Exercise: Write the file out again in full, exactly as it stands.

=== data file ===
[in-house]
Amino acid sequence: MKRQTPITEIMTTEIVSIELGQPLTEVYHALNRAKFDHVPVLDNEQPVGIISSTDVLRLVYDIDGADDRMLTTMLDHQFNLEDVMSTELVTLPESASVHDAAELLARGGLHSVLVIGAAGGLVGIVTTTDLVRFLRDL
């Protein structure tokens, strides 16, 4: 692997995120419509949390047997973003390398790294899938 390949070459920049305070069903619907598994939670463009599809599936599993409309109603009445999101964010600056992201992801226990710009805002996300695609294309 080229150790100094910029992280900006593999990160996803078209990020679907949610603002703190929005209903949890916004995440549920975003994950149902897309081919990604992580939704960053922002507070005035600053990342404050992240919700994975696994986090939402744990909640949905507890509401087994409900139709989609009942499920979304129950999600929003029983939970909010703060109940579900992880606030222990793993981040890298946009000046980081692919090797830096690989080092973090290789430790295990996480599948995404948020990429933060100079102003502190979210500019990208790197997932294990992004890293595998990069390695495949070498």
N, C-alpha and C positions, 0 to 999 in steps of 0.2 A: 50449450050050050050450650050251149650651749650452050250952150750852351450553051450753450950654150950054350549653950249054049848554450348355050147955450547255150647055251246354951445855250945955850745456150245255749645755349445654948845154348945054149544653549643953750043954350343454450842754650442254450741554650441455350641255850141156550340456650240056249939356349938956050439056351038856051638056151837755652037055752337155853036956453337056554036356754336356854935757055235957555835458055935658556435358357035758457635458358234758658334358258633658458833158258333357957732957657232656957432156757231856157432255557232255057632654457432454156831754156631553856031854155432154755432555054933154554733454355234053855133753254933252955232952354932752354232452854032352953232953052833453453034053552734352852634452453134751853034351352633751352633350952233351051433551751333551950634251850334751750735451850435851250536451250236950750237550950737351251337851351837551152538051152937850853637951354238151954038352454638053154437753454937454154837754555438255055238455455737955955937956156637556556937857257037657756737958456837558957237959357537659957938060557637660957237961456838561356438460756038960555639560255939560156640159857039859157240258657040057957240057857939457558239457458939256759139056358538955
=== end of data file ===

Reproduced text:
[in-house]
Amino acid sequence: MKRQTPITEIMTTEIVSIELGQPLTEVYHALNRAKFDHVPVLDNEQPVGIISSTDVLRLVYDIDGADDRMLTTMLDHQFNLEDVMSTELVTLPESASVHDAAELLARGGLHSVLVIGAAGGLVGIVTTTDLVRFLRDL
């Protein structure tokens, strides 16, 4: 692997995120419509949390047997973003390398790294899938 390949070459920049305070069903619907598994939670463009599809599936599993409309109603009445999101964010600056992201992801226990710009805002996300695609294309 080229150790100094910029992280900006593999990160996803078209990020679907949610603002703190929005209903949890916004995440549920975003994950149902897309081919990604992580939704960053922002507070005035600053990342404050992240919700994975696994986090939402744990909640949905507890509401087994409900139709989609009942499920979304129950999600929003029983939970909010703060109940579900992880606030222990793993981040890298946009000046980081692919090797830096690989080092973090290789430790295990996480599948995404948020990429933060100079102003502190979210500019990208790197997932294990992004890293595998990069390695495949070498």
N, C-alpha and C positions, 0 to 999 in steps of 0.2 A: 50449450050050050050450650050251149650651749650452050250952150750852351450553051450753450950654150950054350549653950249054049848554450348355050147955450547255150647055251246354951445855250945955850745456150245255749645755349445654948845154348945054149544653549643953750043954350343454450842754650442254450741554650441455350641255850141156550340456650240056249939356349938956050439056351038856051638056151837755652037055752337155853036956453337056554036356754336356854935757055235957555835458055935658556435358357035758457635458358234758658334358258633658458833158258333357957732957657232656957432156757231856157432255557232255057632654457432454156831754156631553856031854155432154755432555054933154554733454355234053855133753254933252955232952354932752354232452854032352953232953052833453453034053552734352852634452453134751853034351352633751352633350952233351051433551751333551950634251850334751750735451850435851250536451250236950750237550950737351251337851351837551152538051152937850853637951354238151954038352454638053154437753454937454154837754555438255055238455455737955955937956156637556556937857257037657756737958456837558957237959357537659957938060557637660957237961456838561356438460756038960555639560255939560156640159857039859157240258657040057957240057857939457558239457458939256759139056358538955